A dispute about how to link greenhouse-gas emissions cuts to a promise from the wealthiest nations for $100 billion a year in climate aid emerged as a major stumbling block at UN talks on global warming.
After a week of discussions that ended today in Bonn, envoys from some 190 nations were deadlocked about the formula countries will use to set out their commitments on reducing fossil-fuel pollution in time for the deal they plan to sign in Paris in 2015.
That means higher-level officials will have to deal with the issue when they meet in Peru in December. The exact way in which those pledges are put on the table is the cornerstone of the pact that the United Nations is promoting as a replacement for the Kyoto Protocol, whose limits on emissions in richer countries lapse in 2020. Delegates also failed to make progress on the actual draft text of a future climate treaty.
“The talks here can’t fairly be called negotiations,” Meena Raman, who tracks the UN negotiations for Malaysian nonprofit group Third World Network, said today in an e-mailed statement. “I can’t see how they’ll pull the elements together if they continue like this.”
At the heart of the matter is a promise that U.S. President Barack Obama, the European Union and other industrial nations made in 2009 to raise the value of aid for climate-related projects to $100 billion a year by the end of this decade. Developing countries would get the money in exchange for cutting emissions — and opening their industries to scrutiny.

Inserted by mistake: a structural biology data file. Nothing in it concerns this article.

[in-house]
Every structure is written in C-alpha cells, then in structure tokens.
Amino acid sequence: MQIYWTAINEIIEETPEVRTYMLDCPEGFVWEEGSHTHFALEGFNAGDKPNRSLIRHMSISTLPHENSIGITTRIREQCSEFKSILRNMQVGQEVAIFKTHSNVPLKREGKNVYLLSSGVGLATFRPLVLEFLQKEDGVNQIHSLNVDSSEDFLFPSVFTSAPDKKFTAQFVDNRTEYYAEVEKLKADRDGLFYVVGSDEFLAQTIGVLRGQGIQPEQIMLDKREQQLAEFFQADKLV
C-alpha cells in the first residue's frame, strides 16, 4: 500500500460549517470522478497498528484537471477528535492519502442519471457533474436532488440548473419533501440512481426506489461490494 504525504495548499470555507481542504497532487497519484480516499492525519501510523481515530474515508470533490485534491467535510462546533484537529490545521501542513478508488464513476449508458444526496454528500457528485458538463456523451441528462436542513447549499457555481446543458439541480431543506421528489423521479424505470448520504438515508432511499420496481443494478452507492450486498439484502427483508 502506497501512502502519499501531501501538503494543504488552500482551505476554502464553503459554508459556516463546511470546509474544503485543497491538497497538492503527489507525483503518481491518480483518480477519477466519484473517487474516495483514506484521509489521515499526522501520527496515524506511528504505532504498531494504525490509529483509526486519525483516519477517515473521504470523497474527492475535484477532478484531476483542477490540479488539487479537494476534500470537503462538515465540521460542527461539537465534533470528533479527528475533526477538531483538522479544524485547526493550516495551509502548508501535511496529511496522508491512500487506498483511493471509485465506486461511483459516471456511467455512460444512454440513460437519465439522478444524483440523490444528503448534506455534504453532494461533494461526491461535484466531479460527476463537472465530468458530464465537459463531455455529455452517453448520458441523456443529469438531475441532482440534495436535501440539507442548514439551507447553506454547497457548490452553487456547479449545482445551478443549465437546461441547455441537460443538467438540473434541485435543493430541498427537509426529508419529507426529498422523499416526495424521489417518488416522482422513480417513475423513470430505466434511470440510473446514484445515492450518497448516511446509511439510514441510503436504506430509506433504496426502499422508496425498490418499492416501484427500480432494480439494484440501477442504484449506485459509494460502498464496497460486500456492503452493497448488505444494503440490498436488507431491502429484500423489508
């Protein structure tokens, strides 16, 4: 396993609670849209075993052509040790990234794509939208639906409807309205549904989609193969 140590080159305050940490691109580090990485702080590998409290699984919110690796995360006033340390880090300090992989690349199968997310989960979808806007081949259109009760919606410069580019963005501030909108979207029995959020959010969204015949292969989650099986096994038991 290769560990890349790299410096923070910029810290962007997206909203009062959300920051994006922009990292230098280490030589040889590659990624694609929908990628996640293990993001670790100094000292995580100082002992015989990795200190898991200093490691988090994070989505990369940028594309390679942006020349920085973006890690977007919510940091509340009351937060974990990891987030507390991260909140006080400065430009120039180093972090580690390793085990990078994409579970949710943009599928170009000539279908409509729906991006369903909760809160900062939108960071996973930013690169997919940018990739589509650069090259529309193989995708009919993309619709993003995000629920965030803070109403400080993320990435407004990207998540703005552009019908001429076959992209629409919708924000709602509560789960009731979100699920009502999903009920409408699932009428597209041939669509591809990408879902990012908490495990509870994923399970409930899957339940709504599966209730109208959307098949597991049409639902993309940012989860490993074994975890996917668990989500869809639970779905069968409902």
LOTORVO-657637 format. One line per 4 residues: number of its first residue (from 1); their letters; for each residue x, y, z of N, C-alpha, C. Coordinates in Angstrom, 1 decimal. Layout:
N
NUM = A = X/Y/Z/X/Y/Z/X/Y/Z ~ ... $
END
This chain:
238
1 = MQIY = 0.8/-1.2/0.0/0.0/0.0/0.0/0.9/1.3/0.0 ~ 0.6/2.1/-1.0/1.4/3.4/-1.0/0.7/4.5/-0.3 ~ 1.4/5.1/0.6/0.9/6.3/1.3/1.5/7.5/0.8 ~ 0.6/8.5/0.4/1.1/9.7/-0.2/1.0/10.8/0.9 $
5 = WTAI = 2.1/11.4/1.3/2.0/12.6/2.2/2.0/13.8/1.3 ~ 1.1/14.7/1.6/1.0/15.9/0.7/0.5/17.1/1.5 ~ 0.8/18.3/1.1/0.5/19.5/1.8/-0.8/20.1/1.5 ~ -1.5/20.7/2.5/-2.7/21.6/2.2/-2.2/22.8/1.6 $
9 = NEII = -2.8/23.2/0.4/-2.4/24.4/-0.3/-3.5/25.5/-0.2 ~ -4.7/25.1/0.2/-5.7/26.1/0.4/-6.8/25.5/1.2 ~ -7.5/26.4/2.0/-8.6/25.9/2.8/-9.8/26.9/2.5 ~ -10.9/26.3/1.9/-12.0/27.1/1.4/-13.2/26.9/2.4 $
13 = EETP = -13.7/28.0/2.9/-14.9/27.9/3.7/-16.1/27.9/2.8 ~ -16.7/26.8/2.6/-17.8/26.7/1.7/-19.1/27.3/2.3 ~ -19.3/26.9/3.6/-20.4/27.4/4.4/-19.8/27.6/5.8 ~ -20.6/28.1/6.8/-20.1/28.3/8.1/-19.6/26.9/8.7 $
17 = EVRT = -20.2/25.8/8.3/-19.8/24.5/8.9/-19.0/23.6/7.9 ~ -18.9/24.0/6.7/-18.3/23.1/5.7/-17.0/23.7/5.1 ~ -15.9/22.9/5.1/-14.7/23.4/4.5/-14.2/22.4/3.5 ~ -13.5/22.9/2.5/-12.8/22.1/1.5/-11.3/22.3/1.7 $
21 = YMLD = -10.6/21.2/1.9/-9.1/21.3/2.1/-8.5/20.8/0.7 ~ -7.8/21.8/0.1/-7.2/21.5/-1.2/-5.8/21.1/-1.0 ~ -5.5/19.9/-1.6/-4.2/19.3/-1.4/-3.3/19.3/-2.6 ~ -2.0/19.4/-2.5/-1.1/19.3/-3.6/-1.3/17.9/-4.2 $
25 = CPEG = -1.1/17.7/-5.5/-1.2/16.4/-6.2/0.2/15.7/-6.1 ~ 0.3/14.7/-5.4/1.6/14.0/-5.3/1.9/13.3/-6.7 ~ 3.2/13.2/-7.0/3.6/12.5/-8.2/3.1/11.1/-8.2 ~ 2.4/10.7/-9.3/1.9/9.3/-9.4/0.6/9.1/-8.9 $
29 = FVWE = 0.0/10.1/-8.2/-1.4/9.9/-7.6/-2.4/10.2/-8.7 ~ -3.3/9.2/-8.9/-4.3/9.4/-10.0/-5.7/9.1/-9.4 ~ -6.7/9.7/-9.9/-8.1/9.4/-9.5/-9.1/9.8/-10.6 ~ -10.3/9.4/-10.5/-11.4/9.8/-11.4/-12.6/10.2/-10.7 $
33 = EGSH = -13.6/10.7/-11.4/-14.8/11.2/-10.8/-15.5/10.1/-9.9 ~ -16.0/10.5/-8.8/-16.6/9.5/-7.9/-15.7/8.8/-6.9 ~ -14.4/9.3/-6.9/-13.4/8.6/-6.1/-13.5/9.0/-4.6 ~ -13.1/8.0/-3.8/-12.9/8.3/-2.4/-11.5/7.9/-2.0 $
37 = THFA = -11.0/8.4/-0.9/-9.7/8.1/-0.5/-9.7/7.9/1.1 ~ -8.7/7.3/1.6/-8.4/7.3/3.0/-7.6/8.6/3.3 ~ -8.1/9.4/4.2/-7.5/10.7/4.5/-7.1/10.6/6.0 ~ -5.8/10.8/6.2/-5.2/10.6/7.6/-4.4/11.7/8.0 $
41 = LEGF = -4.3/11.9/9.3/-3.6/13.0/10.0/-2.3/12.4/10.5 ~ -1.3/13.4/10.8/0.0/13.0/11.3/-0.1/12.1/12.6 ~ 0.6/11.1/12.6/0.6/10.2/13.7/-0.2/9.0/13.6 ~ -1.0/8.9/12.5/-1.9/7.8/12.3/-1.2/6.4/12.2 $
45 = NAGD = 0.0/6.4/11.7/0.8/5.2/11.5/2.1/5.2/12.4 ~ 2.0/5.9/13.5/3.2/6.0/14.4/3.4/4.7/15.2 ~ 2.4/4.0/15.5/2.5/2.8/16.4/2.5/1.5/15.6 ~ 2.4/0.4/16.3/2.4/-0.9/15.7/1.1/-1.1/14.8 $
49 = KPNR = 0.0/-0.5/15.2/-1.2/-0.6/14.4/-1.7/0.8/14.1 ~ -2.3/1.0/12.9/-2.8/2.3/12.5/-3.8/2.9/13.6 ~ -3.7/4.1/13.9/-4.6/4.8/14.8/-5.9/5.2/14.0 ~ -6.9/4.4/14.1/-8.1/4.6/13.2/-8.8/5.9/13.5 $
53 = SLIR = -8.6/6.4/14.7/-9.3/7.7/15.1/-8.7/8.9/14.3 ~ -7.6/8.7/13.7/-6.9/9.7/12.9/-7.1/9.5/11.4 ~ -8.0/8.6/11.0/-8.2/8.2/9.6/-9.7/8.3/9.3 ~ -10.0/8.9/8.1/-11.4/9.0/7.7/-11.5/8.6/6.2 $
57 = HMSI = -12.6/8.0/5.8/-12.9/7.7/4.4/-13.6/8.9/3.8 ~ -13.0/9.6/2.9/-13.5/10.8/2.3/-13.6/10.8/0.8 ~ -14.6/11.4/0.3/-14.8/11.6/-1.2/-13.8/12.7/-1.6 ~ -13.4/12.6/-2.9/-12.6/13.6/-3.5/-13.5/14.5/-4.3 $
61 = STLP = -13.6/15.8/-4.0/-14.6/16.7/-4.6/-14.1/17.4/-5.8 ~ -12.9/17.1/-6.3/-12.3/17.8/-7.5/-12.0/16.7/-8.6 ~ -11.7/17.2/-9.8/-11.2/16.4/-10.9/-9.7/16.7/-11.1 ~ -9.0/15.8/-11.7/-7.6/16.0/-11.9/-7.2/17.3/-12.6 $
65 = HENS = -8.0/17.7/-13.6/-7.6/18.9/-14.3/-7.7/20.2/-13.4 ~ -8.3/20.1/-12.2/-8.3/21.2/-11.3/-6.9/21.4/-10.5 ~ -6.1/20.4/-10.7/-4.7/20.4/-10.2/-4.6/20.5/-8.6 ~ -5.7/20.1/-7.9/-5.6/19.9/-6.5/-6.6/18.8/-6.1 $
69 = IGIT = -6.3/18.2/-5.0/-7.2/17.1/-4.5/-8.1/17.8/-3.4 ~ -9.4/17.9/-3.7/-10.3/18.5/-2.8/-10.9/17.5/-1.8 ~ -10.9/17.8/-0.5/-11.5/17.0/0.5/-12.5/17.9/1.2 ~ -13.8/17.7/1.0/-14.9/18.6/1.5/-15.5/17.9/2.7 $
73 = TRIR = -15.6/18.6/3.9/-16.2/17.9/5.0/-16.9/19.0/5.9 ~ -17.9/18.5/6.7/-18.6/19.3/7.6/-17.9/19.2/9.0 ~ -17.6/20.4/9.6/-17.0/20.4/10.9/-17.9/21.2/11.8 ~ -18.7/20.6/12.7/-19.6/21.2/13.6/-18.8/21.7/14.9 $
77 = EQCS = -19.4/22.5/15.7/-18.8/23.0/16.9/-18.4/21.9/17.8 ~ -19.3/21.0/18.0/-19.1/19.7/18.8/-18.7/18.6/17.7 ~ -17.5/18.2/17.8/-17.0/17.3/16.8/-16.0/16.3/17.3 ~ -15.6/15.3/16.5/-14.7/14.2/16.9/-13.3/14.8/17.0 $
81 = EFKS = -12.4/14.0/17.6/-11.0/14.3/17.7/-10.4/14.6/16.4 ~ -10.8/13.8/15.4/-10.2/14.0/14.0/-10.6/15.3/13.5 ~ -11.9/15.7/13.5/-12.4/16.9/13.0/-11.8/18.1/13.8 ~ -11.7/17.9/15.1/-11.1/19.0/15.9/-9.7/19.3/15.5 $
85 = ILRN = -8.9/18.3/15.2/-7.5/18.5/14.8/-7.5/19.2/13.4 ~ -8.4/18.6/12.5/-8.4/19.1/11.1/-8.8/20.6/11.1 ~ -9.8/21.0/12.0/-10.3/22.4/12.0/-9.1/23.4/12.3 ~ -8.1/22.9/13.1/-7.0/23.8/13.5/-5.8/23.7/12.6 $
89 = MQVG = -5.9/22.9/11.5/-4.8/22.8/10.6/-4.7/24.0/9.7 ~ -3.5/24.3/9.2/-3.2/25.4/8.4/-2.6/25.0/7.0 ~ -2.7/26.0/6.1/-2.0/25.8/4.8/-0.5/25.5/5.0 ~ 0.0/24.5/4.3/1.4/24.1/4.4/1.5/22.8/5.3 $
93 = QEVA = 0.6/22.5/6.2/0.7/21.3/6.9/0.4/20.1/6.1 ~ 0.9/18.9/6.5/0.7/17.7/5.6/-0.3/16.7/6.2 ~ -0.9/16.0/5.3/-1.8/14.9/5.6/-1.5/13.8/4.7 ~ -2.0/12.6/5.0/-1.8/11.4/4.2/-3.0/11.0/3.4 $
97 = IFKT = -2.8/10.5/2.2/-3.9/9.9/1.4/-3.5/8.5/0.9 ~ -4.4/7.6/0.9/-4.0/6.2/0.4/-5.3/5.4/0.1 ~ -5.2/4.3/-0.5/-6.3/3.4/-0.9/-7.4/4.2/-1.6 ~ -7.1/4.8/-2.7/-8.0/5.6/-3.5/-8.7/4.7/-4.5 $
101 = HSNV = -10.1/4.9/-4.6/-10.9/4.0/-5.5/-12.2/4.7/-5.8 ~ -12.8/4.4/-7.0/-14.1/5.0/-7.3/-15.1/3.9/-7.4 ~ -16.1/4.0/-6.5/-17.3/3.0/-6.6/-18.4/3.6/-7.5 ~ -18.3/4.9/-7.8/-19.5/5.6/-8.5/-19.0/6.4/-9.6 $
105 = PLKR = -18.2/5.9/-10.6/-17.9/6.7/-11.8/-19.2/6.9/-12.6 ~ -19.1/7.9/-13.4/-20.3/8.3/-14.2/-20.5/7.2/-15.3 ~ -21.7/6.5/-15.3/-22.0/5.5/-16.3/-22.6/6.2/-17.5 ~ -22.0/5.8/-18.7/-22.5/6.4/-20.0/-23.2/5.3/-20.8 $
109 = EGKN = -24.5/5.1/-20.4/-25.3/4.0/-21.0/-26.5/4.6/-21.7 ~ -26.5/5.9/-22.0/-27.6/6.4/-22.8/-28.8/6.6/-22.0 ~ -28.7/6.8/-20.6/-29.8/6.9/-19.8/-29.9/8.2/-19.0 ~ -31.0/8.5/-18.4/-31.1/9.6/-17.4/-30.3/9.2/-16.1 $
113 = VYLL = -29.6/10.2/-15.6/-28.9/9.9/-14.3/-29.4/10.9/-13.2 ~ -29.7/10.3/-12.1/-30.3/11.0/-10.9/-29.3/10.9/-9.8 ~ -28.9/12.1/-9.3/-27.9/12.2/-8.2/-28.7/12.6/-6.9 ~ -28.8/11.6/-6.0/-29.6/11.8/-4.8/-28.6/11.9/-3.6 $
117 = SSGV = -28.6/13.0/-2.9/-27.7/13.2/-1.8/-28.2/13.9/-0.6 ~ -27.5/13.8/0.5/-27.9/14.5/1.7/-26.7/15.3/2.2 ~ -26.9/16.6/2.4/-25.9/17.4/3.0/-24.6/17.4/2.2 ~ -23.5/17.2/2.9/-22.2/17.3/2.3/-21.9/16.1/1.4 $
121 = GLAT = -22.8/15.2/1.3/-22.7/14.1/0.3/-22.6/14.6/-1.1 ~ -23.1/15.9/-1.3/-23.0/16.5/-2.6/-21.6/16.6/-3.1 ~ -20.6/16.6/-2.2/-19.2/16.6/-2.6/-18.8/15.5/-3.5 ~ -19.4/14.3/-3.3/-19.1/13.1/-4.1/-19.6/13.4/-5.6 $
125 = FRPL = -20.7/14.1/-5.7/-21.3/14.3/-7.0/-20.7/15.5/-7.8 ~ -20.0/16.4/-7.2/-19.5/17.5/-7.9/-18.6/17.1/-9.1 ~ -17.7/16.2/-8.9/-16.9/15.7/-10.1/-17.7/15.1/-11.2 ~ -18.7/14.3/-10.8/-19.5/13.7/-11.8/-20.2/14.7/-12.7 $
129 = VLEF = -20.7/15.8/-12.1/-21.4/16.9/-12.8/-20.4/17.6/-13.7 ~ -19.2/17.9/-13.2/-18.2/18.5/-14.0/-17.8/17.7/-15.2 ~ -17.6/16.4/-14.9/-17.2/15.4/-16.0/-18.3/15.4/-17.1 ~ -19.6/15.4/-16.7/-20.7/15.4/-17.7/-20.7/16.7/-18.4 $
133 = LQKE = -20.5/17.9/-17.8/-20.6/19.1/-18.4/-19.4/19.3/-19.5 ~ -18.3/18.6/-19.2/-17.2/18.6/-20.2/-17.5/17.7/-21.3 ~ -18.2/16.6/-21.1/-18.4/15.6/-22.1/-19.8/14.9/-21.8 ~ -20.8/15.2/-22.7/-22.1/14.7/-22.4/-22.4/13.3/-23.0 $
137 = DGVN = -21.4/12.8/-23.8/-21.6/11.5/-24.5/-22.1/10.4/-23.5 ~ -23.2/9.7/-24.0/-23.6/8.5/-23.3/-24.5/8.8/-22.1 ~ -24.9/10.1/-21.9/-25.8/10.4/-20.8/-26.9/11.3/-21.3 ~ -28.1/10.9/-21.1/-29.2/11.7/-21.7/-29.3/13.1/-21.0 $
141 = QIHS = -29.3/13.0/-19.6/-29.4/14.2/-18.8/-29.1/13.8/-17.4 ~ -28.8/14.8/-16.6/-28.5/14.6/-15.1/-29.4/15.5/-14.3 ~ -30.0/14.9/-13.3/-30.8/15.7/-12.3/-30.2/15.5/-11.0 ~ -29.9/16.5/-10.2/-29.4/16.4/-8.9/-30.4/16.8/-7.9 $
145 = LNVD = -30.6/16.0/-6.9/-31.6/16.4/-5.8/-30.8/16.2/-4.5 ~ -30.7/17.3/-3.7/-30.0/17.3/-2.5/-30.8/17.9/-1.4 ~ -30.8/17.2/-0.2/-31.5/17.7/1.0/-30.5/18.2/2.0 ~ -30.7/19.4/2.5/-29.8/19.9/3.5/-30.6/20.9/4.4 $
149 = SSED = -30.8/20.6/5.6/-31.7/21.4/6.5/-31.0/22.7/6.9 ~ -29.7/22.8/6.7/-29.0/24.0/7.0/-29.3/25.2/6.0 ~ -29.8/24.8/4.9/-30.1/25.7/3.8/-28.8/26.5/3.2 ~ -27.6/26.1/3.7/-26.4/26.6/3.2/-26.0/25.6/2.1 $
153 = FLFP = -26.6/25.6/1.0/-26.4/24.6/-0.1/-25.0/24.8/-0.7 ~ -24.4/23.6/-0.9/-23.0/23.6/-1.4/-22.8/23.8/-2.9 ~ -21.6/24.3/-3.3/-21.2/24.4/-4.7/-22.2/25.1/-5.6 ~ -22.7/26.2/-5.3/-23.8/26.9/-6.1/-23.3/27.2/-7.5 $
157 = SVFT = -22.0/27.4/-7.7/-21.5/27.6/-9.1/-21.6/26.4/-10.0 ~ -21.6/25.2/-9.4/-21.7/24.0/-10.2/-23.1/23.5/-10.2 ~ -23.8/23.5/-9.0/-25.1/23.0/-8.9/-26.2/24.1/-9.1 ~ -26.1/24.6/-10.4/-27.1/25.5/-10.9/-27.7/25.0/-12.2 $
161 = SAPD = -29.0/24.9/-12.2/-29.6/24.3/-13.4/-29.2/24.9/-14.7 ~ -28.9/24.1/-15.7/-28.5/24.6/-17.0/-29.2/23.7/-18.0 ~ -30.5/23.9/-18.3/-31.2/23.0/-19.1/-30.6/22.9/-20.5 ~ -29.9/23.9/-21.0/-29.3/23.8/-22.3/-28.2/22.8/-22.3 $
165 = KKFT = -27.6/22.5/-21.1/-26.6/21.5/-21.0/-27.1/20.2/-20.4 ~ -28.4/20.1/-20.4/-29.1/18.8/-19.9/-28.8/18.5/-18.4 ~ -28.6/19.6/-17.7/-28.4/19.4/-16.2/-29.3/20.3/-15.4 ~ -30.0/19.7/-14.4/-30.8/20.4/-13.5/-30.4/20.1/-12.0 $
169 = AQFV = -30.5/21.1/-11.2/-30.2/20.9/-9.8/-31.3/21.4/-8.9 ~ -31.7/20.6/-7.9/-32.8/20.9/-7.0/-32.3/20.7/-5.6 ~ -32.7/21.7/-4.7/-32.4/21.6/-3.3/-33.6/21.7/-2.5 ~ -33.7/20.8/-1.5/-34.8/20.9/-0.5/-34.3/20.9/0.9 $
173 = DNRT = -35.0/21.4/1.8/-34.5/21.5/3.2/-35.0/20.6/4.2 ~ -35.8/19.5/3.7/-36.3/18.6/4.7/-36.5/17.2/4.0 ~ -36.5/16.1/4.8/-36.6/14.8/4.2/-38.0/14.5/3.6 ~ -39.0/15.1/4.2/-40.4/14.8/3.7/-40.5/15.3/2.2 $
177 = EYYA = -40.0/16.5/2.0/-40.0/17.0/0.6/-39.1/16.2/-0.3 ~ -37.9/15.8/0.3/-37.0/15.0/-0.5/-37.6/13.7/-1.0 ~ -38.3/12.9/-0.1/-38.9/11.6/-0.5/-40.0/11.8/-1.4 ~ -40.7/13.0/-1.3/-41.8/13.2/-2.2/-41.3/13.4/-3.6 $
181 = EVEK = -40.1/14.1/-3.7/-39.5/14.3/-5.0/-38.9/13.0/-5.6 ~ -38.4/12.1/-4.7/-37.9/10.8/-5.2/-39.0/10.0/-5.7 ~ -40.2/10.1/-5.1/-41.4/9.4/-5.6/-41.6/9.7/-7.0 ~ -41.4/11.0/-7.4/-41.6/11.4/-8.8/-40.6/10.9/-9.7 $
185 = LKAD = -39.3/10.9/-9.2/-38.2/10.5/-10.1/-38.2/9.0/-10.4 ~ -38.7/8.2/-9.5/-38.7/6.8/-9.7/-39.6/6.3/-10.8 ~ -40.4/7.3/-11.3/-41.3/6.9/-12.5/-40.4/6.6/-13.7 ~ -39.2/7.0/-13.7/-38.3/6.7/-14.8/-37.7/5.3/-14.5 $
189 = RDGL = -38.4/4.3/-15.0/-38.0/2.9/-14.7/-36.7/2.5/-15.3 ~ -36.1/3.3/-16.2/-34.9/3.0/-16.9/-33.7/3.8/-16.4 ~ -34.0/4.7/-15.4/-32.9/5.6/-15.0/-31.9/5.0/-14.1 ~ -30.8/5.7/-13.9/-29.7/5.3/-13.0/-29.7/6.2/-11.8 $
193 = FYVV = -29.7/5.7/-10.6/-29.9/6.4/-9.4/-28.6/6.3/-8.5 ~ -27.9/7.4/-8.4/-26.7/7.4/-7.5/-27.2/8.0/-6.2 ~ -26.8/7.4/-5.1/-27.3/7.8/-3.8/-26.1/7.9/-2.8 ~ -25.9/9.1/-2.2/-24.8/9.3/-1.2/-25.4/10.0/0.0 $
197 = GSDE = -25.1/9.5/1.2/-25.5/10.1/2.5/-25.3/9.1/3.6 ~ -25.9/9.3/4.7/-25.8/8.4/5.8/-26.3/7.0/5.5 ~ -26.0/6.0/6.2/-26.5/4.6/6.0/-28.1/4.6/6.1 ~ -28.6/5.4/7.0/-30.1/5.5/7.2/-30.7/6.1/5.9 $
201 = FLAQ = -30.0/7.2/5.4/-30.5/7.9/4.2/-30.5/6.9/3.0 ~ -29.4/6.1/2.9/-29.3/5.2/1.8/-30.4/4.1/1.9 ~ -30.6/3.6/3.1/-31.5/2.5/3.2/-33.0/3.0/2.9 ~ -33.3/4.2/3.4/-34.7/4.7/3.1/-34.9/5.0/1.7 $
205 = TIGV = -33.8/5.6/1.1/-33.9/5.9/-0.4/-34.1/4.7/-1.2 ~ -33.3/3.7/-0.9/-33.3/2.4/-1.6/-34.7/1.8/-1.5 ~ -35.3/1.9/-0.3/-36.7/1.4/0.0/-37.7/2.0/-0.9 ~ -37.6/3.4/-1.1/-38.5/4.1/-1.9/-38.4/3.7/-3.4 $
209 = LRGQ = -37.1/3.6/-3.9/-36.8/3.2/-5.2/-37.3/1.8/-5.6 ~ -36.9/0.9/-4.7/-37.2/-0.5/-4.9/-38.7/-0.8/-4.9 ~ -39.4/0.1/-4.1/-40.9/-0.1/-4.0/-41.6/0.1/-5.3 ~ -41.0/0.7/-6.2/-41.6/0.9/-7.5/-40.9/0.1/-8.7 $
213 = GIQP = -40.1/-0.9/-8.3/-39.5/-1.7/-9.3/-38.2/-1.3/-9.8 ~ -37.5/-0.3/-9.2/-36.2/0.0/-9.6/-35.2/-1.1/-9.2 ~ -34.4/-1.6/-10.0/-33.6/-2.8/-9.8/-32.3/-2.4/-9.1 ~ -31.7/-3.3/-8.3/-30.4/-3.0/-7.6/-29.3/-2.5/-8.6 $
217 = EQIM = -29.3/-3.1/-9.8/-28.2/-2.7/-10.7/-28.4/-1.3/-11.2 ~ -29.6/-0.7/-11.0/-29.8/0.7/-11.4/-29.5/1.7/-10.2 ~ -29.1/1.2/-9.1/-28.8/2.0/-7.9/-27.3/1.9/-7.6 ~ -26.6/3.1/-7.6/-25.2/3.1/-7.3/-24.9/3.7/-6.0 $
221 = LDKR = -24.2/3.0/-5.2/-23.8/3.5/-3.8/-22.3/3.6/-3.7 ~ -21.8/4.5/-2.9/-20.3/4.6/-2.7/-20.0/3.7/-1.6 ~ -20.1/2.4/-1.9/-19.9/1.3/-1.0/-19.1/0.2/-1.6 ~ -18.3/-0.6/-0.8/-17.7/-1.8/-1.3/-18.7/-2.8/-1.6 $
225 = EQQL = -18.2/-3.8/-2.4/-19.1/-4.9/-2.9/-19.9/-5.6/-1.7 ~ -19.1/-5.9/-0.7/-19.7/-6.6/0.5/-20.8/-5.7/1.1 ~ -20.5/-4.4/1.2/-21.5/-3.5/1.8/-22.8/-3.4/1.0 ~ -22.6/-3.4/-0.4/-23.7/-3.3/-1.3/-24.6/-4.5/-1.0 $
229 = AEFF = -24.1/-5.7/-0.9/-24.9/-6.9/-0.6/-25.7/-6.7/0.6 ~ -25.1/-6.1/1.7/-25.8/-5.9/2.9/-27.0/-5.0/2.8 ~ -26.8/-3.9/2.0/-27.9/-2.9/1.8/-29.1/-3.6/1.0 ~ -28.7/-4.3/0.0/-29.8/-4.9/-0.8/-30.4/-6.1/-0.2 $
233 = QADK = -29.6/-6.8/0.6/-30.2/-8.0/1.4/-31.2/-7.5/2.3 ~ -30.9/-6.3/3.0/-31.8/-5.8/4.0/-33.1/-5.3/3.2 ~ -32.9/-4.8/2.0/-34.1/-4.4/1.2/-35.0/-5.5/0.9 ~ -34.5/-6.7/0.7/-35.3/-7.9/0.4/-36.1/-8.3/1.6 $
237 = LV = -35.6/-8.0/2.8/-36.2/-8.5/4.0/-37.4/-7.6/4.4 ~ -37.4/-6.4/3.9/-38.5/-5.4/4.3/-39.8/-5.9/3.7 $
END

The pledges being devised are for the period after 2020, and developing countries want industrialized nations to indicate how much climate aid they’ll incorporate into the promises. At the same time, they’re seeking more clarity on how aid will ramp up to $100 billion in 2020.
“There has to be some collective signal from the developed countries that the direction of climate finance will be upwards and not fall off a cliff,” said Alden Meyer, a policy specialist at the Union of Concerned Scientists who has followed the talks for two decades. “You need more clarity on post-2020 finance if you want to get an agreement in Paris.”
The head of the EU delegation, Elina Bardram, sought to provide reassurance that the money would flow without agreeing that the pledge should be codified into the text of pledges for the Paris deal.
“The EU sees adaptation — financing and other means of implementation — as an absolute core part of the agreement,” Bardram said last night in Bonn. Yet the process, she said, “doesn’t really lend itself to having a specific focus on adaptation or finance issues.”
Point of Friction
The promise made five years ago was one of the few tangible outcomes from a disastrous meeting in Copenhagen where envoys failed to agree on how to take forward the fight against global warming. Instead, they took note of a deal Obama and a handful of richer nations made that included the aid pledge.
Since then, the talks got back on track with a decision to work toward a deal in Paris in 2015. How the aid pledge links to the next agreement has remained a key point of friction.